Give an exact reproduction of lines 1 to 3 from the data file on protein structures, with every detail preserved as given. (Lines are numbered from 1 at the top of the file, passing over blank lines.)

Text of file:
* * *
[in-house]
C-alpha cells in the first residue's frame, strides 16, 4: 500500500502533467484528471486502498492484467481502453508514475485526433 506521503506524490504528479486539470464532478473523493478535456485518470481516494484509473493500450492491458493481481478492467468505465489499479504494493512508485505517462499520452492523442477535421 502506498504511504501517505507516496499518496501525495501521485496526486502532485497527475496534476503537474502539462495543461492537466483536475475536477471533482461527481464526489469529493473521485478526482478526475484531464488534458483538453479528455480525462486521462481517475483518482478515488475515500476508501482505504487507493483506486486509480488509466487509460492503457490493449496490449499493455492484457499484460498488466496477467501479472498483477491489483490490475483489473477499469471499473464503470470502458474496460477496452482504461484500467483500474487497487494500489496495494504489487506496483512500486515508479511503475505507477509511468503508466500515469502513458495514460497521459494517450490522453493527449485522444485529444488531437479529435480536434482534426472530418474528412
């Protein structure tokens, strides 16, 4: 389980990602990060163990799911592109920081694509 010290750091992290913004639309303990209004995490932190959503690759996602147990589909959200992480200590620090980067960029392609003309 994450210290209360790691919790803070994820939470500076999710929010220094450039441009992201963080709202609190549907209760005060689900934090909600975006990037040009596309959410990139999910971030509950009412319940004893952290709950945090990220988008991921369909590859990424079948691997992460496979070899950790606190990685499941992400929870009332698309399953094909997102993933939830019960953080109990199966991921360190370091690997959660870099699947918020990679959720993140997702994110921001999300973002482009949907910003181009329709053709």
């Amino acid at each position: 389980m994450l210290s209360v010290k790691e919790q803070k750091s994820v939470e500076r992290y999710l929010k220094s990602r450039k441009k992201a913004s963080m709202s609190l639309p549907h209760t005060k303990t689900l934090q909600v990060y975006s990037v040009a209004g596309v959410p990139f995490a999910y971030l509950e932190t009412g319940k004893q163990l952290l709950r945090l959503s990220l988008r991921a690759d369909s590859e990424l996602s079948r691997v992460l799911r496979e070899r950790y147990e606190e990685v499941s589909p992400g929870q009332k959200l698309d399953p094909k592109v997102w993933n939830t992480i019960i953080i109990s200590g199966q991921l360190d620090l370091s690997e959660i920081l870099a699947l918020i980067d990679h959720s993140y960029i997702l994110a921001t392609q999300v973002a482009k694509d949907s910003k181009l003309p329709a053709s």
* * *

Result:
[in-house]
C-alpha cells in the first residue's frame, strides 16, 4: 500500500502533467484528471486502498492484467481502453508514475485526433 506521503506524490504528479486539470464532478473523493478535456485518470481516494484509473493500450492491458493481481478492467468505465489499479504494493512508485505517462499520452492523442477535421 502506498504511504501517505507516496499518496501525495501521485496526486502532485497527475496534476503537474502539462495543461492537466483536475475536477471533482461527481464526489469529493473521485478526482478526475484531464488534458483538453479528455480525462486521462481517475483518482478515488475515500476508501482505504487507493483506486486509480488509466487509460492503457490493449496490449499493455492484457499484460498488466496477467501479472498483477491489483490490475483489473477499469471499473464503470470502458474496460477496452482504461484500467483500474487497487494500489496495494504489487506496483512500486515508479511503475505507477509511468503508466500515469502513458495514460497521459494517450490522453493527449485522444485529444488531437479529435480536434482534426472530418474528412
């Protein structure tokens, strides 16, 4: 389980990602990060163990799911592109920081694509 010290750091992290913004639309303990209004995490932190959503690759996602147990589909959200992480200590620090980067960029392609003309 994450210290209360790691919790803070994820939470500076999710929010220094450039441009992201963080709202609190549907209760005060689900934090909600975006990037040009596309959410990139999910971030509950009412319940004893952290709950945090990220988008991921369909590859990424079948691997992460496979070899950790606190990685499941992400929870009332698309399953094909997102993933939830019960953080109990199966991921360190370091690997959660870099699947918020990679959720993140997702994110921001999300973002482009949907910003181009329709053709």